Sunny Stars

Keep Shining Girl Scouts

I was recently asked to speak at the Girl Scouts of Greater Los Angeles Gold Award Ceremony. While I was eager to say yes, I had no idea how truly inspiring these Gold Award recipients would be. These young women exemplify motivation, persistence, gumption, and grace. While it saddens me to say that I was not a Girl Scout, I hope that one day I can have a daughter so that she may be a Girl Scout. The organization is that amazing.


There’s a big reason why I think we need more programs like Girl Scouts. It was not until after my college graduation that I realized how truly unprepared I was to take on the world. Perhaps it was my lack of initiation or the heavy emphasis on research and theory from college but there was something crucial missing from my training: how to SURVIVE.


While our schools teach us about the quadratic formula, Thomas Jefferson’s Louisiana Purchase, and the anatomy of a fetal pig (or frog or cat, etc.), we were forgetting something major. Maybe you were lucky enough to have parents take time to educate you further but ultimately, many of us are missing the essentials. These include the following:

  • How to establish credit and effectively use a credit card
  • How to purchase stock and save funds proactively
  • How to rent an apartment and someday purchase a home
  • How to cook a meal other than macaroni and cereal
  • How to maintain happy and healthy relationships

Are you catching my drift? We’ve been so busy teaching to the test every year, we’ve forgotten how to help kids not only survive, but THRIVE. And this is why I love Girl Scouts.


Girl Scouts teaches young women the most valuable lessons.—these are lessons where you earn a patch but never a grade. These are lessons that we may innately know as adults but sometimes forget to teach to children. We can’t always remember pre-calculus or even algebra for that matter, and so we hire teachers. But investing? Laundry? Friendship? Kids are supposed to watch and observe and if they miss it, too bad. Sometimes we forget that if school isn’t in session and there’s no bell to start class, students don’t need to keep learning. But I think it’s what happens after school hours—like talks at the coffee table or drives in the car—when kids can truly learn the most valuable lessons. We just have to make sure our parents are sharing and our kids are listening.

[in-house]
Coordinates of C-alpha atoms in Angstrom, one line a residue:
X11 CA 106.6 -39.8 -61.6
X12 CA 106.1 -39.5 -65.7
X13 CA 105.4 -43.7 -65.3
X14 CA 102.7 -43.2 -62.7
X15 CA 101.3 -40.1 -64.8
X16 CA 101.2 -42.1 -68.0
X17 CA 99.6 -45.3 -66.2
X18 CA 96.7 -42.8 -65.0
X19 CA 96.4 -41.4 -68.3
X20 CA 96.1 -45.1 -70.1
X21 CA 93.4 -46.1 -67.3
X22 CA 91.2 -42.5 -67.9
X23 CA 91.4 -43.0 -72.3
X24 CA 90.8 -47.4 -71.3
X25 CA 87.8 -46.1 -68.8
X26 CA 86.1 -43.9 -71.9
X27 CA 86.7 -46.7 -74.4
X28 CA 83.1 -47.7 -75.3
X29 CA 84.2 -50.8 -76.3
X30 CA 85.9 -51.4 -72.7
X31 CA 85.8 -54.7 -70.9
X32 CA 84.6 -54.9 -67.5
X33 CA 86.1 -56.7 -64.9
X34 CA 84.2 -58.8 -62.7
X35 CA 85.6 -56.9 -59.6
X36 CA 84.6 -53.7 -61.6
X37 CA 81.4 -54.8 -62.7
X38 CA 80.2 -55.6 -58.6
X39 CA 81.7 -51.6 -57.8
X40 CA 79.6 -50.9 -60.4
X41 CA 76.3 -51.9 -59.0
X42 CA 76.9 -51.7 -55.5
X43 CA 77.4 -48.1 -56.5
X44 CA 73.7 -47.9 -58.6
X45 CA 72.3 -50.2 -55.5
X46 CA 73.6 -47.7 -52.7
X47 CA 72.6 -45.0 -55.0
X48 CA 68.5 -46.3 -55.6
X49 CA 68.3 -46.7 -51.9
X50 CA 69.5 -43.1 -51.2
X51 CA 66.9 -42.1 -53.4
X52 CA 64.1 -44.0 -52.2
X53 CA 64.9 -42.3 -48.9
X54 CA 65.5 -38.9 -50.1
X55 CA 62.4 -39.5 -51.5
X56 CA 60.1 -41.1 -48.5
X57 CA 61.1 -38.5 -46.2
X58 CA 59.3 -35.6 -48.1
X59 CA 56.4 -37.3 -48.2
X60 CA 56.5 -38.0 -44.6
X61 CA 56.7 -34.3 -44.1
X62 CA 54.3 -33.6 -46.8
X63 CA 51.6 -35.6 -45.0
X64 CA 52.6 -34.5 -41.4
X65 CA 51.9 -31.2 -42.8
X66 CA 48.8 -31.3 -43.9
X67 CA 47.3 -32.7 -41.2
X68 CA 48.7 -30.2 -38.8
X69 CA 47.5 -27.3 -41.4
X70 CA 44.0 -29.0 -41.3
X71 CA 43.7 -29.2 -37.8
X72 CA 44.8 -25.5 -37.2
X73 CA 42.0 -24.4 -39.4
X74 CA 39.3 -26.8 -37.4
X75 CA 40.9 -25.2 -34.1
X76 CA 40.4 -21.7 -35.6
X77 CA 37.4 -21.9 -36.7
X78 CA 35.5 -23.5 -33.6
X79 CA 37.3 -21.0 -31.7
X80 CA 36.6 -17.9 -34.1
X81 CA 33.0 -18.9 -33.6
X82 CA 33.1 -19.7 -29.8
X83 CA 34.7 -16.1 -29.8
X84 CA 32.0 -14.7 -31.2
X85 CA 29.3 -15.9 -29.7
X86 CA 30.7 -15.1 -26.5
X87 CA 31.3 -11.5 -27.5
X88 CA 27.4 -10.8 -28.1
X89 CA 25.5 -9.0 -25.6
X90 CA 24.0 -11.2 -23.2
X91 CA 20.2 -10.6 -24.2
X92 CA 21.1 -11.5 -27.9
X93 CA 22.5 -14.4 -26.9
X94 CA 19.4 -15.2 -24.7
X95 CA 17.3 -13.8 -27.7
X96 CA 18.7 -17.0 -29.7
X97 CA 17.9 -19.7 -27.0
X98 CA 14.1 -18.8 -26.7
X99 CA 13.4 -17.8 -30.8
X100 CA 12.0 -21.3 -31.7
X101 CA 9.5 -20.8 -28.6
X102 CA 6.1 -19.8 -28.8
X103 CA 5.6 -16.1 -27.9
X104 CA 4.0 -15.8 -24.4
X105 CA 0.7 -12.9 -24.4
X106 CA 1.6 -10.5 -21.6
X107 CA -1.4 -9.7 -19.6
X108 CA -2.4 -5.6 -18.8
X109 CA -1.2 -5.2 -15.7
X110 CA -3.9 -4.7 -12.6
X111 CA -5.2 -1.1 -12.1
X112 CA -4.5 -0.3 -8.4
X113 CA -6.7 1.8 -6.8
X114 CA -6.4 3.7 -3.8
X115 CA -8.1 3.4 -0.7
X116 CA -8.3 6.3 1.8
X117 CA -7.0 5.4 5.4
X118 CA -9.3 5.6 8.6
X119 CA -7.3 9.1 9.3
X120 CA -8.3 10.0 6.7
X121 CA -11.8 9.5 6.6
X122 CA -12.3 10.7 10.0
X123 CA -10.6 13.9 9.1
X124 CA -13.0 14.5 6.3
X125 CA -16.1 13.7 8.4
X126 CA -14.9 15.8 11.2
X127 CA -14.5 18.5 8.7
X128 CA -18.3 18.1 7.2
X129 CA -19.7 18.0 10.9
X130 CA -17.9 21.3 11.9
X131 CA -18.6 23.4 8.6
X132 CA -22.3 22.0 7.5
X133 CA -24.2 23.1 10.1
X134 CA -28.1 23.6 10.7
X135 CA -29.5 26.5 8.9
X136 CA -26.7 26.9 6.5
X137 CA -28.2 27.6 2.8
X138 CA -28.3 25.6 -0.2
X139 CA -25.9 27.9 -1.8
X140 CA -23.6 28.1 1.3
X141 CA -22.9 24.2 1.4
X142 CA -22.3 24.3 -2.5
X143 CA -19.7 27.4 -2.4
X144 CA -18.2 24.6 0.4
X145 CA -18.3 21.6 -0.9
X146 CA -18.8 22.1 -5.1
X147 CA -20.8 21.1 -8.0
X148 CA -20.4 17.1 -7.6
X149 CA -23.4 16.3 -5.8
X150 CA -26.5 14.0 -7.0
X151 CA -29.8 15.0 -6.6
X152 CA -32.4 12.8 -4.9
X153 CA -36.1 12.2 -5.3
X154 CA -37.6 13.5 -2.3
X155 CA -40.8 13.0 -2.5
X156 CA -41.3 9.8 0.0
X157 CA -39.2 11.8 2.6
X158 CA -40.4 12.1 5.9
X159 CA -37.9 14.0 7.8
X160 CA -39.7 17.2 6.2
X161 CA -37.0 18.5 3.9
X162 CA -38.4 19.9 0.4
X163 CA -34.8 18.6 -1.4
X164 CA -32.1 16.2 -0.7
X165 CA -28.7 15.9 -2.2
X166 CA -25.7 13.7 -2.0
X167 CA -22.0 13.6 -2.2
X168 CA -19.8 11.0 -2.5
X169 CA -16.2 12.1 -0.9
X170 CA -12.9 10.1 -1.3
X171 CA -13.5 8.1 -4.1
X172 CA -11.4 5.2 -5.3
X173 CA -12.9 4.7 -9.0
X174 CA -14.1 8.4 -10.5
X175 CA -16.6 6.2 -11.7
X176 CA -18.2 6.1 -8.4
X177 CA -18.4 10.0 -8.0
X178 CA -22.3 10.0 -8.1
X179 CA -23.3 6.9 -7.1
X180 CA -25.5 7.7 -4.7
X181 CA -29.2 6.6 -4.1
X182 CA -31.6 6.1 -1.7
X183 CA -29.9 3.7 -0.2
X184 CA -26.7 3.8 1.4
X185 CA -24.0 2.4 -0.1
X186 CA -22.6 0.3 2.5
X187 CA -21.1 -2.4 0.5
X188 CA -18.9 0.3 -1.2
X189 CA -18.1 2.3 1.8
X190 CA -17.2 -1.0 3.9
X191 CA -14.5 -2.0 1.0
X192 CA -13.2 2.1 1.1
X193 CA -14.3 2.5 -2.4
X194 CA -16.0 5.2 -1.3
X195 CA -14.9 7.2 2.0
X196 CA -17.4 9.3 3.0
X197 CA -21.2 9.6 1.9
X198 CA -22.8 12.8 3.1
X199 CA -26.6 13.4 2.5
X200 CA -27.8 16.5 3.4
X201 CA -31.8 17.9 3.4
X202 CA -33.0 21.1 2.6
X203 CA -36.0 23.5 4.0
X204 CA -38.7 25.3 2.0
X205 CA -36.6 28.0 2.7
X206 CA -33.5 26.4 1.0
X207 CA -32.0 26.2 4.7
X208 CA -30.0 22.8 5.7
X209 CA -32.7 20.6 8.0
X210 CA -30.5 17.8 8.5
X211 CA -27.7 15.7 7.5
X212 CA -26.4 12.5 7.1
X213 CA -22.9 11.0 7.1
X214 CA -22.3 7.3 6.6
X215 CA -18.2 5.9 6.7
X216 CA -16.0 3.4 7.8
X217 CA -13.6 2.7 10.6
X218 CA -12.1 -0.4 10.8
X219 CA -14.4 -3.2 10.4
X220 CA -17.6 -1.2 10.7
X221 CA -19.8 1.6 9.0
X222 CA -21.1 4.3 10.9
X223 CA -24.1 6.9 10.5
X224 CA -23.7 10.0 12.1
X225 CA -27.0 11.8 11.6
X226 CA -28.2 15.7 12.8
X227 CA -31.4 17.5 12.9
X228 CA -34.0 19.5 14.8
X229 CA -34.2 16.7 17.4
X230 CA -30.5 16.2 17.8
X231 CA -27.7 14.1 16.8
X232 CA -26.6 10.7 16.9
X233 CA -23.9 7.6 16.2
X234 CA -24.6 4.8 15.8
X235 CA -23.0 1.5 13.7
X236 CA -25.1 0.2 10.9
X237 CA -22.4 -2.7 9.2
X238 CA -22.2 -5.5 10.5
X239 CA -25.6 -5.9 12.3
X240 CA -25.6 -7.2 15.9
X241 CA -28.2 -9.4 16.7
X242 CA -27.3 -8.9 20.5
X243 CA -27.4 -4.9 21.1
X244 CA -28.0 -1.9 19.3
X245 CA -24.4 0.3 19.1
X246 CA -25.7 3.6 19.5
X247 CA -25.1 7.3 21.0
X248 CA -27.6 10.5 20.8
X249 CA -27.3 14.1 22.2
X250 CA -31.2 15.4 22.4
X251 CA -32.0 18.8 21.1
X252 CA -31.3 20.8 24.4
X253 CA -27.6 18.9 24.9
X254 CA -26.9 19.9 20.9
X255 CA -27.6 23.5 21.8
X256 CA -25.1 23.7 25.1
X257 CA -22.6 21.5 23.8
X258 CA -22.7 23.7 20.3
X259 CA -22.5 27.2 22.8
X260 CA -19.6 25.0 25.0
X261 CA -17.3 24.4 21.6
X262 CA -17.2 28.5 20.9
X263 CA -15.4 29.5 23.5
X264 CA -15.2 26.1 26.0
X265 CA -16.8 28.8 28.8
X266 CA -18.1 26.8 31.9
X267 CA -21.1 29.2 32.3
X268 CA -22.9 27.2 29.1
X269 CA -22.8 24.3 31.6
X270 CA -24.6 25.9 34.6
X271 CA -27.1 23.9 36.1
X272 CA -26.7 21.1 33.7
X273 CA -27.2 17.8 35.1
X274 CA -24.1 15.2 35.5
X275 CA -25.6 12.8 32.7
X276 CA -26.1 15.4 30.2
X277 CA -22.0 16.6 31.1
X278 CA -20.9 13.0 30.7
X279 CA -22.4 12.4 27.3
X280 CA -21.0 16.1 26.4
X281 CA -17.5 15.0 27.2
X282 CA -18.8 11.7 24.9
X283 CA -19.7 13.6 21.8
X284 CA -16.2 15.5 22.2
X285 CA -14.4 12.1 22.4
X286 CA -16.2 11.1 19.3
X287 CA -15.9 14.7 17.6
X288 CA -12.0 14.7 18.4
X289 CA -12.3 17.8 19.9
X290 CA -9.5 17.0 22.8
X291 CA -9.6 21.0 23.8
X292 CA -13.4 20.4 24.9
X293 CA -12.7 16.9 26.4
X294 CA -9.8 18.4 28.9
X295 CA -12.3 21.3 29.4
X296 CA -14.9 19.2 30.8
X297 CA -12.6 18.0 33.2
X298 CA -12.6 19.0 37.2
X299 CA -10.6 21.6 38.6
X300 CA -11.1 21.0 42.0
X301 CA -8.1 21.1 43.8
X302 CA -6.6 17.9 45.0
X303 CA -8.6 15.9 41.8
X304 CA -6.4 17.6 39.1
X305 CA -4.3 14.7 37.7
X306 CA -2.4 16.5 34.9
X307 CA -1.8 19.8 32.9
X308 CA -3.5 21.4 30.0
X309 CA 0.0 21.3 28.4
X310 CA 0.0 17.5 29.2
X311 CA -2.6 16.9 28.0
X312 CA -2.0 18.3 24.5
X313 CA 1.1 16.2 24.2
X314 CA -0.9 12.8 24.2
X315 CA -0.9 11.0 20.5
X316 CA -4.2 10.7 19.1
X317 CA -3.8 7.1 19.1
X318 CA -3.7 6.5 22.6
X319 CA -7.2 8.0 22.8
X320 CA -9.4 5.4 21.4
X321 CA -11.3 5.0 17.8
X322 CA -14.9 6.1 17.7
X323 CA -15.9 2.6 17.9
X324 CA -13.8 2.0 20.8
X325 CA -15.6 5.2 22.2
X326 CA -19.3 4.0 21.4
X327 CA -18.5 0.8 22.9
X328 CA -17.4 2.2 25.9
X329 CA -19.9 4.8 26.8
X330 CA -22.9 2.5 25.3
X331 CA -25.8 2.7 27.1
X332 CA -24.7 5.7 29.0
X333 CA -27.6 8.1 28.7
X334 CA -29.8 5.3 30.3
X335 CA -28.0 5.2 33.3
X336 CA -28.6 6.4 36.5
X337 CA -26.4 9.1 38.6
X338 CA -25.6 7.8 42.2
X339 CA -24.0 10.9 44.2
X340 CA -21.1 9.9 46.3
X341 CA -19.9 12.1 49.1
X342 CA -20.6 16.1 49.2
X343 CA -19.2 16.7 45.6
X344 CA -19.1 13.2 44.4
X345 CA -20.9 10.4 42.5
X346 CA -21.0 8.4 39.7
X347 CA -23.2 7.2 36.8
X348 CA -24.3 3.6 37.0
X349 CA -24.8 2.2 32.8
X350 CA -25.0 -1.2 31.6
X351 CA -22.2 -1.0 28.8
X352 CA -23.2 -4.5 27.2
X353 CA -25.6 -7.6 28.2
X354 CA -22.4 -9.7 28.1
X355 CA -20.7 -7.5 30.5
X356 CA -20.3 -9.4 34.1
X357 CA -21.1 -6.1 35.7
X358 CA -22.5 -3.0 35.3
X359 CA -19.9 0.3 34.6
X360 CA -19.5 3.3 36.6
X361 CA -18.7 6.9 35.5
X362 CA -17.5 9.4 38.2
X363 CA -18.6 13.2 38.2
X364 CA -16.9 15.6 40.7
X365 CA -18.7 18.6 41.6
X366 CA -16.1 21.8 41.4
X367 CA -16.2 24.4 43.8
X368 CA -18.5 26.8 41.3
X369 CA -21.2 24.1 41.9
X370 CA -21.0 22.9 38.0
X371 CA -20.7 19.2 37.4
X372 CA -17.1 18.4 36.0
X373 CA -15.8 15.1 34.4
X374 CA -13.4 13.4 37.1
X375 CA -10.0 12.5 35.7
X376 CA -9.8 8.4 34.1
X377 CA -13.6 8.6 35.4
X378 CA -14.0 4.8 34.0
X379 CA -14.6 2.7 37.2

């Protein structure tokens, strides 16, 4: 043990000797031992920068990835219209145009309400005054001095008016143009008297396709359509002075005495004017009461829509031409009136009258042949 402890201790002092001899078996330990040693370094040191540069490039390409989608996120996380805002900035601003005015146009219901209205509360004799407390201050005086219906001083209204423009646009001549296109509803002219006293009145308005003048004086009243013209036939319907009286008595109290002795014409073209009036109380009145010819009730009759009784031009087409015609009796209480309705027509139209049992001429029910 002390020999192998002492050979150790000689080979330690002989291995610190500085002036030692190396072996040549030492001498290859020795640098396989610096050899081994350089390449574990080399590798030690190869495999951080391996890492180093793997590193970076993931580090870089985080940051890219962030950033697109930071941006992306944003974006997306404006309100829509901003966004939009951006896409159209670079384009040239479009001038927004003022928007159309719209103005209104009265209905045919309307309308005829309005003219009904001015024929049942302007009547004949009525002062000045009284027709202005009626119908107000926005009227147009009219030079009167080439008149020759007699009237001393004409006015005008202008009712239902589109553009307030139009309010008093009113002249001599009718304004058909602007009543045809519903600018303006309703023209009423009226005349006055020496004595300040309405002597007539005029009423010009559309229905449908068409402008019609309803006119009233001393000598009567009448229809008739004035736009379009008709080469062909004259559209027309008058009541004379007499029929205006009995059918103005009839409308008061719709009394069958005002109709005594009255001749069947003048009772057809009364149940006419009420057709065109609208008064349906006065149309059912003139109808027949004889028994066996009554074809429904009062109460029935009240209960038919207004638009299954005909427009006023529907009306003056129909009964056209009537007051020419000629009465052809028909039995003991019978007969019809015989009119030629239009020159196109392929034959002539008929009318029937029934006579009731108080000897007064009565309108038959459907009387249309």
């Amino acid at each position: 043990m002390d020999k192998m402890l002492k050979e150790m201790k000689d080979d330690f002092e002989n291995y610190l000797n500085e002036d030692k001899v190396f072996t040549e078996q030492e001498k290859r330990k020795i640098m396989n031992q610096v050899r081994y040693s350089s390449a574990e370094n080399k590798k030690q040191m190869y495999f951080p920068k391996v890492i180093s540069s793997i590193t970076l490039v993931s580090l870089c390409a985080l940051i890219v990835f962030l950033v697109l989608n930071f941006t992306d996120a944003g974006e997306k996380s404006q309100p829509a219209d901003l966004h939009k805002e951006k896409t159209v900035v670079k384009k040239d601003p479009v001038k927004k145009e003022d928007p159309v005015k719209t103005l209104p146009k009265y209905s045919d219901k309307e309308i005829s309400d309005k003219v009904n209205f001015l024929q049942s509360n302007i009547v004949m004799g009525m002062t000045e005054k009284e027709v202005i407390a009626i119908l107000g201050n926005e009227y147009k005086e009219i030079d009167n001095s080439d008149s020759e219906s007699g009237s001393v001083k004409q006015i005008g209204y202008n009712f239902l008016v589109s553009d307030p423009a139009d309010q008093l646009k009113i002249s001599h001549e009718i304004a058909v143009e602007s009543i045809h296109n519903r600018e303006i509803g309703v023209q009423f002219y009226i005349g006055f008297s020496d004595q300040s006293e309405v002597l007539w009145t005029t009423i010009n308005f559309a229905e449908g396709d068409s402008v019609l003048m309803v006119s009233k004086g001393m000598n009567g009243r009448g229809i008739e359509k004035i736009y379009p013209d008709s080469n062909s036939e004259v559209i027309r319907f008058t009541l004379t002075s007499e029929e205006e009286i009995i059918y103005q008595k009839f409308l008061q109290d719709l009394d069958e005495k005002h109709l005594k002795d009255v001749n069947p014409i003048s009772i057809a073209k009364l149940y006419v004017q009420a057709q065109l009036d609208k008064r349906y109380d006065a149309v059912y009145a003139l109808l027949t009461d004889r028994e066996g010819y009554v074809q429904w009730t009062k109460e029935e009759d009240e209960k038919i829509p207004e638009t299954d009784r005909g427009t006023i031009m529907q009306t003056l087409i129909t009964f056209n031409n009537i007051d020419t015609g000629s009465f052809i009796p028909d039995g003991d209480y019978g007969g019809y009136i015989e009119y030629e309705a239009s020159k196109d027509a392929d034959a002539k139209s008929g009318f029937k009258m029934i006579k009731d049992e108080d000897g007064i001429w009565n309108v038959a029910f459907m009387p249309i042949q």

Because parents are so cramped for time, they don’t always have the time or energy to educate their kids on these life lessons. There will be another time—another moment when it will matter more. That’s what we say as the days turn into weeks and into months and into years. And then it’s graduation time…except the graduate doesn’t know how to iron their graduation gown.

What I love about Girl Scouts is that they don’t wait. You’re never too young to learn…even if you’re a Daisy or a Brownie. They take the precious time to TEACH young women what others think is innate. Children are not born knowing how to prepare effective business plans, rise to leadership roles, or simply connect with others. By taking the time to train these Girl Scouts on the building blocks of a successful life, they are able to truly shine as they reach adulthood. They are not the college students fumbling to find out the answers (like I was), they are the ones exceling and moving one step ahead. They are ready in every sense of the word.

With the Girl Scouts of Greater Los Angeles CEO: Lise Luttgens

With the Girl Scouts of Greater Los Angeles CEO: Lise Luttgens

While those Girl Scout cookies are darn delicious (even just the smell of the Trefoil cookie candle they gave me is intoxicating), they are teaching young women invaluable lessons. They are learning how to network, approach and interact with adults, organize money, and set challenging goals. They also get to experience the reward of meeting those goals and thus they are motivated to reach higher. Hence the prestigious Gold Award years later.


When the big day came, I asked a question before my keynote. I was quickly corrected. I said, “How many hours does it take to win the Gold Award?” To which the Marketing Director replied, “Our Girl Scouts don’t win the Gold Award…they EARN it.” I think that says it all.

Keep shining,

The Sunny Girl, Lauren Cook

Sunny Star: Caitlin Gainey

I’ve had the opportunity to meet wonderful Ticktockers around the country with my National Charity League speaking events. One particular member that I met, Caitlin Gainey, is a seventh grader full of light and love for the world. She shared a new idea with me, called the Warm Fuzzy Jar, and I thought it was too good to keep to myself!

1. You are a Ticktocker with National Charity League. How has this experience brought happiness to your life?

KG: Being a Ticktocker with National Charity League puts a smile on my face everyday! It is a honor to be a part of this program, because it is putting yourself out there to help the community become a better place for the people around us.

2. Tell us about your Warm Fuzzy Jar and how you hope it will bring happiness to those around you.

KG: My idea for this new year was getting a big glass jar and filling it with colorful pieces of paper that have funny or nice things that happen to my group of friends and myself over this next year and open all of these little fuzzy things at the end of 2014 for a fun New Year’s Eve tradition.